In the beginning

Stone’s Throw Church held its first service April 11, 2010 at Appoquinimink High School.

The new congregation was started by Reach Church in Bear, a member of the Presbyterian Church in America.

“Our mission statement is to discover and participate fully in God’s plan and purpose for our lives,” said Betters who was an associate pastor at Reach and before that, the youth pastor. “Our guiding principles and goals are what make us different. We don’t think church is a club. We don’t think it’s a place that you go to. We believe that the church is a group of people who love and follow after Jesus. This means that every area of life is affected by what we believe. We love others because Jesus first loved us. We meet others’ needs because God has met all of our needs. We don’t go to church; we are the church.”

Reasons for the name change

The name “Stone’s Throw” came from a Bible verse in the book of Luke describing Jesus walking a stone’s throw from his disciples, Betters said.

“It was when Jesus was at his lowest point, just before he would die on the cross,” said Betters. “We wanted to be close to our town, just a stone’s throw away. The congregation understood the significance, but it was hard to explain to people. A lot of people would jokingly say, ‘Are you going to stone people?’”

There’s also a well-known passage in the Bible along the lines of “Let he among you without sin cast the first stone.”

“People would say, ‘Are you throwing stones?’” Betters said.

The new name, “The Town,” better conveys the congregation’s message, he said.

“We want to be part of our community, our town, so we look for ways to be involved with our town rather than always making the town come to us,” he said.

The new location reflects that idea.

“We could have bought property outside of town at a lower price, but we wanted to be right here in town where people are shopping, going out to eat and going to work,” he said. “We want to be close to where people are living their lives.”

At services, Betters and the other church leaders try to offer messages that are relevant to everyday life.

“We preach and teach what the Bible says and we don’t skip over the hard stuff. I think that is a reason many people come back because we’re up front and authentic,” Betters said. “We want to know what truth is and what it means to us. But truth without love is just arrogance. So we preach the truth in love, and I think that is another reason why people come back. This church loves people really well no matter what background, race, ethnicity or belief system we come from. Love without truth is just sentimentality and not authentic. So we look for both – truth from the Scriptures, love for God and others.”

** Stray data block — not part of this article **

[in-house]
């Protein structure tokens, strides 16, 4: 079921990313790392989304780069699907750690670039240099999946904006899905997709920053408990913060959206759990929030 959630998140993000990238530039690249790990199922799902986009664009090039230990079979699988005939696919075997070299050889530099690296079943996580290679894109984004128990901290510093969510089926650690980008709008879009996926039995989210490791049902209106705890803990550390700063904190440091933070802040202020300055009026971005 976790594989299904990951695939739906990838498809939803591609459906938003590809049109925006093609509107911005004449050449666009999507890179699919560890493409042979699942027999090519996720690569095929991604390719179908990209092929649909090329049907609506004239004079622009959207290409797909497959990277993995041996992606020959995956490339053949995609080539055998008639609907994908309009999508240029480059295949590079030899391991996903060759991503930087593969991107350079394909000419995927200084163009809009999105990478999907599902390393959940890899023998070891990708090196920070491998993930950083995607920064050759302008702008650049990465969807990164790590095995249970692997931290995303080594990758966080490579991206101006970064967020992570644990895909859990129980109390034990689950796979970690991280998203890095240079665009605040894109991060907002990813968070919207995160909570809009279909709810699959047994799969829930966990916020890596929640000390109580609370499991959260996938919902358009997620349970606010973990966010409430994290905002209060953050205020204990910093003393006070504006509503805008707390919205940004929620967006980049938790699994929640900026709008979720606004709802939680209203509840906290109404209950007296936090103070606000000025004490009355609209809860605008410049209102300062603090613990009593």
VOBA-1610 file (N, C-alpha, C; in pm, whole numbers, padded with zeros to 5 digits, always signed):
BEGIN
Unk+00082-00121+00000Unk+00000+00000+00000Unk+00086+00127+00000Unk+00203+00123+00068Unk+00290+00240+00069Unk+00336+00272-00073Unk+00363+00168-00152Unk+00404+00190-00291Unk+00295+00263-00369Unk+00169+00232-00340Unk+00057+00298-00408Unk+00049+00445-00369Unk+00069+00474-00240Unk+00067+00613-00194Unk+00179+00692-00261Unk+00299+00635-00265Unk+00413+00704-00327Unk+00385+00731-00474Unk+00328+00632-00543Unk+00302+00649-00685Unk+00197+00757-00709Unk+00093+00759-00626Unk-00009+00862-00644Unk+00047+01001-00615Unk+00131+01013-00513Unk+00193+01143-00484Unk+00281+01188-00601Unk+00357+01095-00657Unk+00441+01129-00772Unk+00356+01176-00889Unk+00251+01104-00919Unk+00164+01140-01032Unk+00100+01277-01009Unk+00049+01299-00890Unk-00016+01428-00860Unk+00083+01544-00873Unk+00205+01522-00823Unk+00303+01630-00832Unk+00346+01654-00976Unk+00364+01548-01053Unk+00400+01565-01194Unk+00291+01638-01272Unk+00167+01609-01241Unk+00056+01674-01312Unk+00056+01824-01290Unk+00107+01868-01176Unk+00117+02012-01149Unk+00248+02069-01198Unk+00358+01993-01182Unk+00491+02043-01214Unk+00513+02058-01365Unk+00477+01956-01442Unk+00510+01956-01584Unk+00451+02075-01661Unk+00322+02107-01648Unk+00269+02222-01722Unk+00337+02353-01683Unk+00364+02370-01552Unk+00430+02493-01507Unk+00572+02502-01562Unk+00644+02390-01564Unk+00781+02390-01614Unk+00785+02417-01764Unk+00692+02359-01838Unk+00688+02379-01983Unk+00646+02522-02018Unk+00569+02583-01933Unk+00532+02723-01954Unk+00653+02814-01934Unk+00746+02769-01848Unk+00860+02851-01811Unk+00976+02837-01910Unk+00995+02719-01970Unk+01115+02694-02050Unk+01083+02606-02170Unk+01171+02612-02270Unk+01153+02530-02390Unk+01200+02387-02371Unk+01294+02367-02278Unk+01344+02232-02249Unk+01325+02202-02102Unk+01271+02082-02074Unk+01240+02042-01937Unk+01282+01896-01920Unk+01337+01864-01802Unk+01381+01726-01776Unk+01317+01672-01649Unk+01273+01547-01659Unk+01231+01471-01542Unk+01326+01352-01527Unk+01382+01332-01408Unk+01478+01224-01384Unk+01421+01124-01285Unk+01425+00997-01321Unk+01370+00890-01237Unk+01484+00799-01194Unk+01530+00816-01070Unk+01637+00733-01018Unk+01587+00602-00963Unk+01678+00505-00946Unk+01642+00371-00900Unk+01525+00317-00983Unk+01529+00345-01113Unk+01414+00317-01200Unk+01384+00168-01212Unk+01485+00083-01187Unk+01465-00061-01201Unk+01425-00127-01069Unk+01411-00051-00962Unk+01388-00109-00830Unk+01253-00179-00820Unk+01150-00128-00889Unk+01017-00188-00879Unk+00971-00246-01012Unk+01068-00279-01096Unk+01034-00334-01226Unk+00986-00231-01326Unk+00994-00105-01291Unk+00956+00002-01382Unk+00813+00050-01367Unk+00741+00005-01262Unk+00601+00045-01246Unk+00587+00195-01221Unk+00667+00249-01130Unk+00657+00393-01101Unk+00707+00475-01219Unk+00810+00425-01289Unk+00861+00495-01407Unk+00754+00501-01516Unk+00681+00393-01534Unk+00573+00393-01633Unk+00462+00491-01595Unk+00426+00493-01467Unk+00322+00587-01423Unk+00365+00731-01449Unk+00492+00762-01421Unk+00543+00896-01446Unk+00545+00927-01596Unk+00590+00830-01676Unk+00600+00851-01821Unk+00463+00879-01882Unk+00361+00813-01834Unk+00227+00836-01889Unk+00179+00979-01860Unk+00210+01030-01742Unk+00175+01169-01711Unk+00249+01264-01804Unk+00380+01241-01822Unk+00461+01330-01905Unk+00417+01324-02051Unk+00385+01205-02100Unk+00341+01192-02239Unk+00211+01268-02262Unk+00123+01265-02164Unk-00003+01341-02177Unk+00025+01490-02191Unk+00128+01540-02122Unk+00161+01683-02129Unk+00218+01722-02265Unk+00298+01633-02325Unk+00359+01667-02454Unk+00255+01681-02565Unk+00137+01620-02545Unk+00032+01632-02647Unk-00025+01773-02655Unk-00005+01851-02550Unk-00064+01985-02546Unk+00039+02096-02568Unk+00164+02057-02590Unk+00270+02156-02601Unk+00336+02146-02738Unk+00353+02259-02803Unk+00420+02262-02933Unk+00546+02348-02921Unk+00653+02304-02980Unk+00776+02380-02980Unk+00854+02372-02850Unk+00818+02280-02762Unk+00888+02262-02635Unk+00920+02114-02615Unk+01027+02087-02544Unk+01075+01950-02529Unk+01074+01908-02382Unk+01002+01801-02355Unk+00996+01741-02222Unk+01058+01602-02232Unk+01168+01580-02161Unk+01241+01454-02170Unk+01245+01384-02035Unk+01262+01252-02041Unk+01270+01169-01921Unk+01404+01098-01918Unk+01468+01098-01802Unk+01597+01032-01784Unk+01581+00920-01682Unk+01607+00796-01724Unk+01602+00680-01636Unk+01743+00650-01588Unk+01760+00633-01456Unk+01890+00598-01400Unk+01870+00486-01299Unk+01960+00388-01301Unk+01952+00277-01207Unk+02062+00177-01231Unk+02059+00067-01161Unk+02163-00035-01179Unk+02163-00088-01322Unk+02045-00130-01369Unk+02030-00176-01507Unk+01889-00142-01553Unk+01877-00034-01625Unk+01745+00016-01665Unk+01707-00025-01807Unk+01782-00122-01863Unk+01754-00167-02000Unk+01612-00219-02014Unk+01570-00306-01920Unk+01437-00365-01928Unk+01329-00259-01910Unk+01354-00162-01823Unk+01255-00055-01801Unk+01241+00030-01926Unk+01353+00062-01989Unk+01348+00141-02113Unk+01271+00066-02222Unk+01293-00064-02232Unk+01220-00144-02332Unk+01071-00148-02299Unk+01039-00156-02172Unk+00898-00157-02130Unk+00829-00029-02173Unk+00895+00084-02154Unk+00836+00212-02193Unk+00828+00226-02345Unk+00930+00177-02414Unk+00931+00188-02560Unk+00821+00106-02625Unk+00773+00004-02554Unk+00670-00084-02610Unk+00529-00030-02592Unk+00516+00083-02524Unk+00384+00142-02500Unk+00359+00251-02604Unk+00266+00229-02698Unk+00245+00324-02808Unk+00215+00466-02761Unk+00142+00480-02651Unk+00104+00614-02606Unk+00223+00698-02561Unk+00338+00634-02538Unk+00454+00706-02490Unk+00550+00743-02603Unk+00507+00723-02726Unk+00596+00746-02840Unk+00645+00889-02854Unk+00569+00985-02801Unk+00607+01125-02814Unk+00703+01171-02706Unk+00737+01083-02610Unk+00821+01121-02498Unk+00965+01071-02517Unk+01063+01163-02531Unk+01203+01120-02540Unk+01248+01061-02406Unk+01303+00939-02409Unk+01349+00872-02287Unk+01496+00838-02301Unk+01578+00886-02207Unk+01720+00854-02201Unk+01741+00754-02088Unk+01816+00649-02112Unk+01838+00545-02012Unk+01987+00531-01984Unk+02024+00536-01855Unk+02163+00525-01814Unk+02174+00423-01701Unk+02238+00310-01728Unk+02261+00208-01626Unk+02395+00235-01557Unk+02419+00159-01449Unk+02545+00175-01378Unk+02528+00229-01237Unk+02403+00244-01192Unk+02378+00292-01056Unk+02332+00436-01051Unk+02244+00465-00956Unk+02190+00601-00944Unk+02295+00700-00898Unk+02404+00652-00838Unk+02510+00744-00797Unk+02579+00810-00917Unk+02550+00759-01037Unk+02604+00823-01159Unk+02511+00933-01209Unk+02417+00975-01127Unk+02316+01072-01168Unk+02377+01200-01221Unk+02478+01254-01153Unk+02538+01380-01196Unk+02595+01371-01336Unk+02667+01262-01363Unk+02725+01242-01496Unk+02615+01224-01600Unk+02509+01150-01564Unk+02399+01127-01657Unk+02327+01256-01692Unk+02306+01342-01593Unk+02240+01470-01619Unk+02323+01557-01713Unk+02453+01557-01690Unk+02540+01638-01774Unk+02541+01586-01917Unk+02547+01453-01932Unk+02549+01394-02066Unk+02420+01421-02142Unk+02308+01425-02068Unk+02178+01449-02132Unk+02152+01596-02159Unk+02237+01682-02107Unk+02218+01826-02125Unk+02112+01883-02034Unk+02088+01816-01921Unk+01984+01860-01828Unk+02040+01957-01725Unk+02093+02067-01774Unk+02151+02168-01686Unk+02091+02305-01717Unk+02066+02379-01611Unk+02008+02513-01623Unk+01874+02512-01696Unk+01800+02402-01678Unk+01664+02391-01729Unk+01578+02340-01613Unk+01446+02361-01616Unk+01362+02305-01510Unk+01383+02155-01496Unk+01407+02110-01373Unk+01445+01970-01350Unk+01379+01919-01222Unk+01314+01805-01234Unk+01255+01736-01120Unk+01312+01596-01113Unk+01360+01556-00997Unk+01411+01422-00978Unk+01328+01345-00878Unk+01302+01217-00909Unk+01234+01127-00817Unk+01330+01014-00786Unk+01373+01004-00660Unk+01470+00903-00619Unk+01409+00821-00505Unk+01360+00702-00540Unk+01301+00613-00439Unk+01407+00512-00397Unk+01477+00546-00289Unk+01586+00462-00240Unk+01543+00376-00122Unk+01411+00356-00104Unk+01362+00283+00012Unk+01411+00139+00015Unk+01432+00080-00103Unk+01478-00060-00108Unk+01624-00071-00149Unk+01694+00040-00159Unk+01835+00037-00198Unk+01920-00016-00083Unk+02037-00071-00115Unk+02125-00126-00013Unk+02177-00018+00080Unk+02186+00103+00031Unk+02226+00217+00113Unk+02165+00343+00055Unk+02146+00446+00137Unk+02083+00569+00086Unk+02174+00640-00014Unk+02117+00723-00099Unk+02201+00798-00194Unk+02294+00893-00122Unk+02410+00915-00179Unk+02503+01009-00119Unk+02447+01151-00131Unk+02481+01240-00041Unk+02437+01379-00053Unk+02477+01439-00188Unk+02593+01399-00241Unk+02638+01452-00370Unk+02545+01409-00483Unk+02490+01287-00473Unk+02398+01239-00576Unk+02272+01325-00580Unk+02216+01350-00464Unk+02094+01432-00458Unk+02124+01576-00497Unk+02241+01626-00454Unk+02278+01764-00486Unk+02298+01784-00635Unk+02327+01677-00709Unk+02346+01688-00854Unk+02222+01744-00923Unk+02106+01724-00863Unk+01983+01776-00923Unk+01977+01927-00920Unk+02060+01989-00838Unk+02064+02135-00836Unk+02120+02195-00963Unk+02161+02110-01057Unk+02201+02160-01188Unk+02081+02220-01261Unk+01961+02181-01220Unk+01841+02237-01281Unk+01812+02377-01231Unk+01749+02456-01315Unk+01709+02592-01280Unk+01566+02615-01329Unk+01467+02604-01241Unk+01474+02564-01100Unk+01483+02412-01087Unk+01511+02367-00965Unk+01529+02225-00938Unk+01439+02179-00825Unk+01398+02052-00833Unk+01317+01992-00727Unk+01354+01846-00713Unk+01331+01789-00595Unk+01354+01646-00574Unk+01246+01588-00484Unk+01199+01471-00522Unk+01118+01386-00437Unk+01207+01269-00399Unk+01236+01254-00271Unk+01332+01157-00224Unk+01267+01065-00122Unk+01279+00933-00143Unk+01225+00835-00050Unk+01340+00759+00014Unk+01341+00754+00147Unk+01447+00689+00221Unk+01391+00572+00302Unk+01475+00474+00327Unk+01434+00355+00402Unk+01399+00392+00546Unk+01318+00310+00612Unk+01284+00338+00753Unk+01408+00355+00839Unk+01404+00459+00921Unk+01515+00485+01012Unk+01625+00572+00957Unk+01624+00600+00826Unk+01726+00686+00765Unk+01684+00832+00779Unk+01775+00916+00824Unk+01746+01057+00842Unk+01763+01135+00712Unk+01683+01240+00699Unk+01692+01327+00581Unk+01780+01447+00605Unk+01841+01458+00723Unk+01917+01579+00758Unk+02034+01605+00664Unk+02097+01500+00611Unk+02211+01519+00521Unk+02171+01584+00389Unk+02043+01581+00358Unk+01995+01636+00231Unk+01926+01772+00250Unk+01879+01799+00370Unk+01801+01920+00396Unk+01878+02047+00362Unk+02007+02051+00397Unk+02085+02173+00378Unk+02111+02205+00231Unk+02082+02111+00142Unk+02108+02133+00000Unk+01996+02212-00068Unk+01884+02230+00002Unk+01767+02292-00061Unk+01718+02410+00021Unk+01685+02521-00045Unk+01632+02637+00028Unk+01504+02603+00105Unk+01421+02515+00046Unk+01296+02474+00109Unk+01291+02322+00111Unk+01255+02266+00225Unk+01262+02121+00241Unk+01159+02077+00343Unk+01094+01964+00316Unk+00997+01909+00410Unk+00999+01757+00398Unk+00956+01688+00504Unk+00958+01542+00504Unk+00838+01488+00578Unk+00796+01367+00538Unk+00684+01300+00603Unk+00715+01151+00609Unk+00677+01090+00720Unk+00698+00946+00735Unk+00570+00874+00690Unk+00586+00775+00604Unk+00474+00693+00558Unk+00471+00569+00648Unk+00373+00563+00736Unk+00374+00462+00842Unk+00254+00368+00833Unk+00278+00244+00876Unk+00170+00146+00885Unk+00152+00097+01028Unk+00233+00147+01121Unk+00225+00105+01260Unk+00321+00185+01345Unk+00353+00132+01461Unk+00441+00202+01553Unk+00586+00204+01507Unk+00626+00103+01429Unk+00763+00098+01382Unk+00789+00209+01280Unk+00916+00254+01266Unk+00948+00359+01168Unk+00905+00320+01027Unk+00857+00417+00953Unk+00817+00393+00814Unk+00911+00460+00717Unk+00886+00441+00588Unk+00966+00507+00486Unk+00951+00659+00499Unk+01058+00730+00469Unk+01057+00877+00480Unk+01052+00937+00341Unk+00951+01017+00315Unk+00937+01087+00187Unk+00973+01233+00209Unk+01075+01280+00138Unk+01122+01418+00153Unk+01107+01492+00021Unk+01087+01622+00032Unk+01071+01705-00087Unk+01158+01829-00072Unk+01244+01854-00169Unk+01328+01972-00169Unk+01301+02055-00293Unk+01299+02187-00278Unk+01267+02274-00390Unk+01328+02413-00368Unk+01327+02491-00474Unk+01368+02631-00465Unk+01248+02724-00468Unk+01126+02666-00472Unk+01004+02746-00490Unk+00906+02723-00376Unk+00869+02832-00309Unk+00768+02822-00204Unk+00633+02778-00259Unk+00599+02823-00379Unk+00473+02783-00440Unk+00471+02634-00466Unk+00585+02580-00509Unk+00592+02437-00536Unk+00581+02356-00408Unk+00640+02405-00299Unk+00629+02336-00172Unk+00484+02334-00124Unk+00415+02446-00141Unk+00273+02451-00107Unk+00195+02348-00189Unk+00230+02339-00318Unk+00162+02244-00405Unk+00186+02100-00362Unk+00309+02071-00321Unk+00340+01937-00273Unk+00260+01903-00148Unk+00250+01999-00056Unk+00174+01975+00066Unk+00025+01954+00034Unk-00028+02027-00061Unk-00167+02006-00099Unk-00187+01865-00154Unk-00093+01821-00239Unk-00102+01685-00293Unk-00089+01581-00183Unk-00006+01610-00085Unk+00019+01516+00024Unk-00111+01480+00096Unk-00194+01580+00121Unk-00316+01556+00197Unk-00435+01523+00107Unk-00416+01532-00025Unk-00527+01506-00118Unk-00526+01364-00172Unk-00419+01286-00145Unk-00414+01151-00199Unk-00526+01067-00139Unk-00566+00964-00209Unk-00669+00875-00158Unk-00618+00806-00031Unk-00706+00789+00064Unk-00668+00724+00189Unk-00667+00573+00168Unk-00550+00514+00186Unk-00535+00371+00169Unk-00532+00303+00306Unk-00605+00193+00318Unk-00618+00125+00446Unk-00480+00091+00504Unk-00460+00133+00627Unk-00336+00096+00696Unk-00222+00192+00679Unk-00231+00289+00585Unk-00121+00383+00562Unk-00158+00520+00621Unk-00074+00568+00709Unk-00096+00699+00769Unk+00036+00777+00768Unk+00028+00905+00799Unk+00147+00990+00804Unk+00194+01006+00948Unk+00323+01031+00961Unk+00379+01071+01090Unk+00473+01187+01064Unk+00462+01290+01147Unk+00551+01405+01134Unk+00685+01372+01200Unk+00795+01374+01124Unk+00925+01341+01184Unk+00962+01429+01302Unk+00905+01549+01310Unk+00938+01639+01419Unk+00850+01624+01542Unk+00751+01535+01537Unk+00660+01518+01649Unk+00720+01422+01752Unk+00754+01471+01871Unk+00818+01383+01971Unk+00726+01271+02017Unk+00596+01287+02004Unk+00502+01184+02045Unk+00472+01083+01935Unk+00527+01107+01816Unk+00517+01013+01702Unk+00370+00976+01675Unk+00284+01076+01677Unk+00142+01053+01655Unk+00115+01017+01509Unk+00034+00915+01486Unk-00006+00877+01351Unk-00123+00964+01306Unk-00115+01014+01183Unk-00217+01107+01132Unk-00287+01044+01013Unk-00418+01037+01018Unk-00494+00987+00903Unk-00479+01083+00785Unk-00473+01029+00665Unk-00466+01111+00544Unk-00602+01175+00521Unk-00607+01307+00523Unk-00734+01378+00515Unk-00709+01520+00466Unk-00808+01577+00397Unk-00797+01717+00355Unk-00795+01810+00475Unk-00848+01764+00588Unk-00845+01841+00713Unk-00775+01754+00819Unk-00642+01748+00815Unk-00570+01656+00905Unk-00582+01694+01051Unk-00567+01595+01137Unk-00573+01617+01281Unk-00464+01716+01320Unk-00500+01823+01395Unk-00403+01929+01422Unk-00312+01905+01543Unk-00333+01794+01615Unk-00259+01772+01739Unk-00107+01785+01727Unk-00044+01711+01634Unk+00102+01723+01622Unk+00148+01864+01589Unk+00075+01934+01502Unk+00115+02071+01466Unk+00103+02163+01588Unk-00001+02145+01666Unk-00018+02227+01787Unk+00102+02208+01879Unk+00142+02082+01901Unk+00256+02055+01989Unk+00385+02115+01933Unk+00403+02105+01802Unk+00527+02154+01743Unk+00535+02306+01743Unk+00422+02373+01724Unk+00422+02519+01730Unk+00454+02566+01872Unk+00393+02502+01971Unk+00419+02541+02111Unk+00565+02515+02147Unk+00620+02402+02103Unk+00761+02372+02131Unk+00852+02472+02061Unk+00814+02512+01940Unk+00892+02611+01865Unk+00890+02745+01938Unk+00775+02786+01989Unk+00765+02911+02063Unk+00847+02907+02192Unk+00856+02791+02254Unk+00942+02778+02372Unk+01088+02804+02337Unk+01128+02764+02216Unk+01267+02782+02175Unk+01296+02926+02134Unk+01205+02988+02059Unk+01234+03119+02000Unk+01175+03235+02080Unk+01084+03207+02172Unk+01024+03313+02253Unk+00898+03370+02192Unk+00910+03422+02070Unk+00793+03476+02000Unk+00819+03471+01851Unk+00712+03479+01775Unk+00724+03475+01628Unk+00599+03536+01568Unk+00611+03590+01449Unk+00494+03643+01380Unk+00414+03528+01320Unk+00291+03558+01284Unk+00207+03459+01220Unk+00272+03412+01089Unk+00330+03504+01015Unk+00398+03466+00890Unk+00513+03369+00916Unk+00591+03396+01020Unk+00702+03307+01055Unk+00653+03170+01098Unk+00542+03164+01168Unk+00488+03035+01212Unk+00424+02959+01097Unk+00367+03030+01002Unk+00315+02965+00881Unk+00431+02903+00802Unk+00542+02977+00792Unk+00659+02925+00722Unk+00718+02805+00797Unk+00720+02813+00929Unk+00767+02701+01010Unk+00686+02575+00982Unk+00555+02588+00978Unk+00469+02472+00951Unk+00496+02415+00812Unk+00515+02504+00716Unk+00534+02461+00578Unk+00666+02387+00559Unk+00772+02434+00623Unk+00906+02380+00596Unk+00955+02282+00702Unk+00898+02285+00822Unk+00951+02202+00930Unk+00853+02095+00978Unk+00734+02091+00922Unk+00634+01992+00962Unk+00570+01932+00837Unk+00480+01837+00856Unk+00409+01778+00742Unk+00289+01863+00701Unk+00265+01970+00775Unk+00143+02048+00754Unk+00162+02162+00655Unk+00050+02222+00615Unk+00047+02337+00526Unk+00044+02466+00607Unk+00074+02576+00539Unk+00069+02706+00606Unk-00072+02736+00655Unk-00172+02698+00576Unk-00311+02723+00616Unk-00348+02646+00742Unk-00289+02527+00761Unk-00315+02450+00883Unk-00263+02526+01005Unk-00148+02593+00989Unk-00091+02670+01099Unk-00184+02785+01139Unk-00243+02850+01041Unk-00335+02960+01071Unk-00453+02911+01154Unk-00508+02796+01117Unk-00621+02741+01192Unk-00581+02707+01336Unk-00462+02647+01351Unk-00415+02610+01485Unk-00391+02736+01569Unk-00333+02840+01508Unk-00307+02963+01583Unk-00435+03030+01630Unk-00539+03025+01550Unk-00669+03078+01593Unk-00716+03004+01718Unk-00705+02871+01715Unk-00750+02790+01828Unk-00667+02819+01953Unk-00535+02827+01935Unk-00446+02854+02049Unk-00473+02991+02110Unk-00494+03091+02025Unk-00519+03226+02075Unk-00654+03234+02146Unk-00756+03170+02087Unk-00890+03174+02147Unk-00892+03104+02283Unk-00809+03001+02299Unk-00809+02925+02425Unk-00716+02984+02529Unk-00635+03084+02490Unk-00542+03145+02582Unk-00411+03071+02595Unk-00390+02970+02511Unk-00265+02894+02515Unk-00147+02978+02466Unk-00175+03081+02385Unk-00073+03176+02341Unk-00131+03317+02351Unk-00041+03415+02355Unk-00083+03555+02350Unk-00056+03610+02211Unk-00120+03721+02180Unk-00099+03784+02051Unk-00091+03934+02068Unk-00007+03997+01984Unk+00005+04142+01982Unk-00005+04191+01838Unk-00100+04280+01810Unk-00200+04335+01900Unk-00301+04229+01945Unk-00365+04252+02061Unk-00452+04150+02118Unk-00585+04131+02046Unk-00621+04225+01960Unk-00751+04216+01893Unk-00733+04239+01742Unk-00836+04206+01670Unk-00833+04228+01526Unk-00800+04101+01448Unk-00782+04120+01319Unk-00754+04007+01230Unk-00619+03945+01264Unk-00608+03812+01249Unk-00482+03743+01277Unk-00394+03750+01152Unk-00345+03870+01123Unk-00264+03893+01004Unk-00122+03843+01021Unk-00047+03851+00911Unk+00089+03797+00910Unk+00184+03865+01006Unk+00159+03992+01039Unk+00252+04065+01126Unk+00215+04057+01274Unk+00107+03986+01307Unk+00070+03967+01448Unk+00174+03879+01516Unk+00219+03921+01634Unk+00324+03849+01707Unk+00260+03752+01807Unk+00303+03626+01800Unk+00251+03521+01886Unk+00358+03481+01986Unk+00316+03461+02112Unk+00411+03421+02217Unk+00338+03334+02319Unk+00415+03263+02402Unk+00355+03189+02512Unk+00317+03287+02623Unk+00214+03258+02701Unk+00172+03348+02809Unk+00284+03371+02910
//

Services and programs

Sunday worship is at 10:30 a.m., with Kids Club at the same time for children in kindergarten through fifth grade, along with a nursery and childcare for infants through pre-school.

“Music’s a big part of what we do here,” said Betters. “We have all modern music. We’re very rock and roll, but sometimes we’ll take older hymns that everyone knows and modernize them.”

He said programs are sensitive to families with special needs.

“We built a quiet room attached to our main sanctuary with really big windows overlooking the sanctuary for families with children who have sensory needs or special needs. They can still see the service and hear through a speaker and they can feel a part of the whole congregation,” Betters said.

The stage is handicapped accessible.

The youth group for junior and senior high meets on Sundays right after the worship service.

Four times a year, the church offers six-week educational classes for all ages.

Every week there are 12 community groups that meet in people’s homes in Middletown, Odessa, Townsend, Bear, Newark and Cecil County, Maryland.

“Out of these groups come hundreds of opportunities to hang out, take trips together and generally do life together,” said Betters.

The church also offers support groups for grief counseling, divorce care and single-parenting support.

“We offer pastoral counseling for many other tough situations that people may find themselves in,” Betters said.